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Intel Upgrades Hardware

Intel To Offer Custom Xeons With Embedded FPGAs For the Data Center 80

MojoKid (1002251) writes For years, we've heard rumors that Intel was building custom chips for Google or Facebook, but these deals have always been assumed to work with standard hardware. Intel might offer a different product SKU with non-standard core counts, or a specific TDP target, or a particular amount of cache — but at the end of the day, these were standard Xeon processors. Today, it looks like that's changing for the first time — Intel is going to start embedding custom FPGAs into its own CPU silicon. The new FPGA-equipped Xeons will occupy precisely the same socket and platform as the standard, non-FPGA Xeons. Nothing will change on the customer front (BIOS updates may be required), but the chips should be drop-in compatible. The company has not stated who provided its integrated FPGA design, but Altera is a safe bet. The two companies have worked together on multiple designs and Altera (which builds FPGAs) is using Intel for its manufacturing. This move should allow Intel to market highly specialized performance hardware to customers willing to pay for it. By using FPGAs to accelerate certain specific types of workloads, Intel Xeon customers can reap higher performance for critical functions without translating the majority of their code to OpenCL or bothering to update it for GPGPU.
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Intel To Offer Custom Xeons With Embedded FPGAs For the Data Center

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  • by Austerity Empowers ( 669817 ) on Thursday June 19, 2014 @01:04PM (#47273781)

    No ignore that entire last sentence, it's dumb. FPGAs don't do floating point very well for one and even their integer performance will never rival a GPGU either in performance, or power. For another, I can and do, use both FPGAs and OpenCL/GLSL in my daily life and would infinitely prefer to port my functions to OpenCL over an FPGA. It's quite a bit more work to synthesize and validate an FPGA design than it is to write OpenCL code and debug the usual way.

    I think it's far more likely customers are implementing custom hardware solutions using the FPGA related to power management, server management and datastructure infrastructure that can only be done with an FPGA in certain power domains. I say this having designed servers and dealt with the feature requests.

  • Re:Code (Score:4, Interesting)

    by fuzzyfuzzyfungus ( 1223518 ) on Thursday June 19, 2014 @01:16PM (#47273923) Journal
    My guess would be that the real perk is bandwidth and latency. Unless Intel really phones it in on integration, the FPGA should have about the fastest, lowest-latency, link to the CPU, possibly even some of the cache, especially if they throw in a big chunk of eDRAM, as they have for 'Iris Pro' parts, that money can buy.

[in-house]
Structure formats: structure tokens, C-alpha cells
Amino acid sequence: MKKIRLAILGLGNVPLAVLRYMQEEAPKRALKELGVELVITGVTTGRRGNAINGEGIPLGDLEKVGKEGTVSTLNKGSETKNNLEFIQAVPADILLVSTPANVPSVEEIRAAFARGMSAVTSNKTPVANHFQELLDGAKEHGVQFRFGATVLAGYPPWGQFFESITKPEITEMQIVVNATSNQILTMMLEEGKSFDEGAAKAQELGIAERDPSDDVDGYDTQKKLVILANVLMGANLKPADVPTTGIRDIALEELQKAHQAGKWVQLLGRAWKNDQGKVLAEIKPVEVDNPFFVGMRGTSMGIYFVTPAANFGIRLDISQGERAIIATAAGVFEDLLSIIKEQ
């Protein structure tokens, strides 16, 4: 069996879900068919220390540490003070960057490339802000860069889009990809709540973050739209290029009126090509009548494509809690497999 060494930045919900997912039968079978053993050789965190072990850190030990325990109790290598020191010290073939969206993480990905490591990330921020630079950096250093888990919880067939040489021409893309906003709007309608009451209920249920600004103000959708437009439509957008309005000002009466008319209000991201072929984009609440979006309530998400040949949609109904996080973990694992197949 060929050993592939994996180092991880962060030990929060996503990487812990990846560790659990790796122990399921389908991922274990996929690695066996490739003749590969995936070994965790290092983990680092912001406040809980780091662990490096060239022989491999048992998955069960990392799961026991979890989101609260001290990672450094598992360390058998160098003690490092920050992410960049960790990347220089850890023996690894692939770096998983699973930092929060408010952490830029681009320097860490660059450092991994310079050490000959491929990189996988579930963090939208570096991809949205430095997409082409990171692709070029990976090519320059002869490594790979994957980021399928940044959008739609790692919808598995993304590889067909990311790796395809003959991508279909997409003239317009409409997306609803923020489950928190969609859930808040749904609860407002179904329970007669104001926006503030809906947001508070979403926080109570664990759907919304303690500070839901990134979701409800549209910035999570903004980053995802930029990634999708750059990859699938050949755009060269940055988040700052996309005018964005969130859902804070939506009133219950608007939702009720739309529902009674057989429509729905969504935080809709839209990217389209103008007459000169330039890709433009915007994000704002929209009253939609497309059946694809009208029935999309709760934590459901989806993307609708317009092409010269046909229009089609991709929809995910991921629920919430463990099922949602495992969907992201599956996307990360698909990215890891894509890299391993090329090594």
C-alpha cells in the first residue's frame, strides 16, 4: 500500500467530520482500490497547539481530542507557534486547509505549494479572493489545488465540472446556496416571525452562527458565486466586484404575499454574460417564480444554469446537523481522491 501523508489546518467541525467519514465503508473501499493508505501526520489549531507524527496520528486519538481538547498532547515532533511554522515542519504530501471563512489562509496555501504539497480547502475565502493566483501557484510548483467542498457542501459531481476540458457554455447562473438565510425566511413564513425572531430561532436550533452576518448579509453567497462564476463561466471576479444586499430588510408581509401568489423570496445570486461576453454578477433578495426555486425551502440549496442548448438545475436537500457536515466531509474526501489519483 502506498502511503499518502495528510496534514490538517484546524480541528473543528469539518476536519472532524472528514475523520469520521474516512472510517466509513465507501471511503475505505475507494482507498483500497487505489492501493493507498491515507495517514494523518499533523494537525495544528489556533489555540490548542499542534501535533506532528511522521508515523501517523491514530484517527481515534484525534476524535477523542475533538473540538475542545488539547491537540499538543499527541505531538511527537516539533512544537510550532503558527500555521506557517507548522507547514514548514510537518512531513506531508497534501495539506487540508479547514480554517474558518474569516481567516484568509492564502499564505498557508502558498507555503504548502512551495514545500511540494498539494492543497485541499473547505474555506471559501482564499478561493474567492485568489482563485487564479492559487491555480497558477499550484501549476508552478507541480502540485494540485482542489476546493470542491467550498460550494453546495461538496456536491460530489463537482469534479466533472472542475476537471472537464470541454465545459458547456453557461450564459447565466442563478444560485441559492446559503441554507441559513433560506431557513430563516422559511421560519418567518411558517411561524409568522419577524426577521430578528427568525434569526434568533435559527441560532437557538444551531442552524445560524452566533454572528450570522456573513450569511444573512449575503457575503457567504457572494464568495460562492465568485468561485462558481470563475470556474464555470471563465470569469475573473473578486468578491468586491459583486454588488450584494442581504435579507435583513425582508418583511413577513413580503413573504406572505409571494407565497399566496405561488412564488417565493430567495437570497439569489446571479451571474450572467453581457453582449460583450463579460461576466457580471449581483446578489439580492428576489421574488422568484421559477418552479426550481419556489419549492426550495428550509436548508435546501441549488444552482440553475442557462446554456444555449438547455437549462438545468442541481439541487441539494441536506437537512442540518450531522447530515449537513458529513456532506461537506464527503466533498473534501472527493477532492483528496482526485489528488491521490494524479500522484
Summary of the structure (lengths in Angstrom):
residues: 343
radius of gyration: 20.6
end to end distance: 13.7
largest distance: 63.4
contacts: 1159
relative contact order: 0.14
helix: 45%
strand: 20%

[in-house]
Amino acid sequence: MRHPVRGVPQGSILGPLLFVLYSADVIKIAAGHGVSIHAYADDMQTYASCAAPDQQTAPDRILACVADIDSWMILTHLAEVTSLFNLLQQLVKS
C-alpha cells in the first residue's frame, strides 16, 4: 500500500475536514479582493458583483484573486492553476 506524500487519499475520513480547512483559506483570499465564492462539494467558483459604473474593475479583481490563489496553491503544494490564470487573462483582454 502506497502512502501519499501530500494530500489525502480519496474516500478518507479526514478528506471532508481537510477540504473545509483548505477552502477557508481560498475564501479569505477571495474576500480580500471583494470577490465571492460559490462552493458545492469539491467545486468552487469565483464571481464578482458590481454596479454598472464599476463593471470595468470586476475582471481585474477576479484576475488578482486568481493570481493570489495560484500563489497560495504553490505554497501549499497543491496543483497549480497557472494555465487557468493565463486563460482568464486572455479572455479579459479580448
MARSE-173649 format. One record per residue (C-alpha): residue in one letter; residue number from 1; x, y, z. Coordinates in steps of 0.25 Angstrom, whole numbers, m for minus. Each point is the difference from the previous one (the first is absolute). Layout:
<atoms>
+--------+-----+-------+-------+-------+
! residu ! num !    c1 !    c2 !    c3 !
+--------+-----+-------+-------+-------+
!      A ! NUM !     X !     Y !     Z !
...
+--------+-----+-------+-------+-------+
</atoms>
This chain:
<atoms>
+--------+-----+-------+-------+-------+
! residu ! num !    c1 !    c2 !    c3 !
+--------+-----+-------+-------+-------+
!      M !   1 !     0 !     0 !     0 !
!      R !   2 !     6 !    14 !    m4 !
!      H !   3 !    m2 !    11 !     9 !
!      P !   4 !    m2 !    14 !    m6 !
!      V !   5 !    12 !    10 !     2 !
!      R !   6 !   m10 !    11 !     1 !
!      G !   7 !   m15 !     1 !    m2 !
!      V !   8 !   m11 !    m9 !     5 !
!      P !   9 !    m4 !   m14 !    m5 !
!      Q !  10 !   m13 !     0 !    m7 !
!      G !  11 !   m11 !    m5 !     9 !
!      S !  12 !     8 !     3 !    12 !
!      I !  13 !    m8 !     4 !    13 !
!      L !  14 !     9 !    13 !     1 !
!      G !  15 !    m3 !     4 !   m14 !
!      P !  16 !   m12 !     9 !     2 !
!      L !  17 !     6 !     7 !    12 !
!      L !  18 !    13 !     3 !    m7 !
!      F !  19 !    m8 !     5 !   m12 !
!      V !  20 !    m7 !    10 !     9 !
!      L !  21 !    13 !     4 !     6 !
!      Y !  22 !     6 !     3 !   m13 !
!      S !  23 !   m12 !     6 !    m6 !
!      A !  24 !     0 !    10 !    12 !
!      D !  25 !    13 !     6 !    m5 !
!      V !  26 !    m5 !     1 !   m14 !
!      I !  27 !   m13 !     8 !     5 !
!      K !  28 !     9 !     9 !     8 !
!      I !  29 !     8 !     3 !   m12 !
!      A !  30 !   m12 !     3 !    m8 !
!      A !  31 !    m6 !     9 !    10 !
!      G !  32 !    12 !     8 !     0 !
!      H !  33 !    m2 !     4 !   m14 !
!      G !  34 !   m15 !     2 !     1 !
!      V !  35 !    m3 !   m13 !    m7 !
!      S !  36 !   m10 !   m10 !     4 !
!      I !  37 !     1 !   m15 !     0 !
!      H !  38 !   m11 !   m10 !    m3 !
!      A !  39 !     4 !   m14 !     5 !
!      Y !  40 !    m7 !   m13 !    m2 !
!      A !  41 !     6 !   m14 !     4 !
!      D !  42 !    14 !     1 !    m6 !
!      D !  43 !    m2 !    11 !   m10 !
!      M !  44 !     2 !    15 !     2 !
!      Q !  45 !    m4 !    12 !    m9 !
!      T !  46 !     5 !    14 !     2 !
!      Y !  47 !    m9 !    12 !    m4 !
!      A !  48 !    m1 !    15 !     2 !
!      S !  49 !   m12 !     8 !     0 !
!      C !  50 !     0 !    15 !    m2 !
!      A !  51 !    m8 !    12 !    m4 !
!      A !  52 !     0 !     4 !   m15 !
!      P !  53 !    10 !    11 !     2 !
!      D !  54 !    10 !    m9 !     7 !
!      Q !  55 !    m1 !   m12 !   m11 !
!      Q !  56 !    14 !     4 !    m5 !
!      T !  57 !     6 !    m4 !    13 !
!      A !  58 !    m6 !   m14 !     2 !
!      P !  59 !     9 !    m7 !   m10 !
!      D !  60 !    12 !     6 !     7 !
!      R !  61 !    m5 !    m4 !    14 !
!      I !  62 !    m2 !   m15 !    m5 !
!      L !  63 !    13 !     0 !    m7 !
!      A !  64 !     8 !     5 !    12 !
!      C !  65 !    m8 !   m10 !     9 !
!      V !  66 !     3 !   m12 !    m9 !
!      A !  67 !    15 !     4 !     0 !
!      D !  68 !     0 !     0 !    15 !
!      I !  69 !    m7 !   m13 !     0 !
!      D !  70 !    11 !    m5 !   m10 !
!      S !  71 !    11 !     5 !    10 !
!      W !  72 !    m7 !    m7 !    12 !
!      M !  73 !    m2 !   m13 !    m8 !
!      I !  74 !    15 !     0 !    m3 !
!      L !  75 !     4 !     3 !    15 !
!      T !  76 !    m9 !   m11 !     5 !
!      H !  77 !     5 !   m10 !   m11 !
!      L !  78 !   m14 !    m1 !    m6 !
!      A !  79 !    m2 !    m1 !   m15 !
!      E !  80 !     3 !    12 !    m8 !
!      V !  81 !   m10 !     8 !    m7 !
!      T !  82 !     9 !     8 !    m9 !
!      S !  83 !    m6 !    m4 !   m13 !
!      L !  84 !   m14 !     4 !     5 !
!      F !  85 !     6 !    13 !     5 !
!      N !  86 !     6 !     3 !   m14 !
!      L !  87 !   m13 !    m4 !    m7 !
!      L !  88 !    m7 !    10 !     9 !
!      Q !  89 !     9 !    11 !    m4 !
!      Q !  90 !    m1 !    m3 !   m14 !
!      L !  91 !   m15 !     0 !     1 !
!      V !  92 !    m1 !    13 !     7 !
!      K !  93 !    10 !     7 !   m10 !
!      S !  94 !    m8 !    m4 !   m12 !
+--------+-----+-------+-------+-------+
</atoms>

Less of a "Hey, let's do this instead of GPU compute!" and more of a "It sucks that our weirdo application-specific operation is probably never going to be one of Intel or AMD's extensions to x86; but this is the closest we can get to having it added" thing.
  • Re:Code (Score:4, Interesting)

    by ShanghaiBill ( 739463 ) on Thursday June 19, 2014 @01:16PM (#47273931)

    LOL. But they will have to translate it to Verilog or VHDL, which is far harder.

    I suppose it depends on your skill set, but I find Verilog to be much easier than coding GPU pipelines. You just need to realize that you are not coding a program that will be sequentially executed, but a hardware description where everything happens at once. Anyway, these chips sound really slick, and I would definitely pay for a PC containing a CPU with some FPGA fabric instead of a standard X86.

  • by volvox_voxel ( 2752469 ) on Thursday June 19, 2014 @01:58PM (#47274361)

    I have a friend in that in graduate school used a motherboard that could take an Altera FPGA in one of the Xeon sockets. This seems like the next logical step; hopefully it's not too expensive so that the hardware is accessible to hobbiest/engineers. I am happy that both Xilinx and Altera offer cheap development boards so that we can play with the new offerings. It's easier to convince a boss to use it if we're familiar with it. (hint hint, wry grin)

    I use the zynq processor at my job, and am very happy with the amount of flexibility you can get out of an embedded system having access to the FPGA and processor fabric; you can directly access gigasample ADC's, etc. When I first got into embedded systems on an FPGA, the processor was a soft-IP and not terribly fast. Both Xilinx and Altera now offer ARM processors that run up to 1GHZ. The amount of system flexibility is great. You can make major architectural choices without changing the hardware. You might have a data-path, or computation that is simply too intensive for a processor to handle.. You have the flexibility to port this portion to the logic side. If you're in a rapid prototyping mode and are constrained by board size and mechanical packaging constraints, FPGAs are great.

    Debugging SoC still has it's challenges though. It's easy to program FPGAs, and easy to program the microprocessor. The tools are still a little clunky from Xilinx or Altera to handle their hybrid SoC parts. There is still work to be done to make them work more seamlessly.

10.0 times 0.1 is hardly ever 1.0.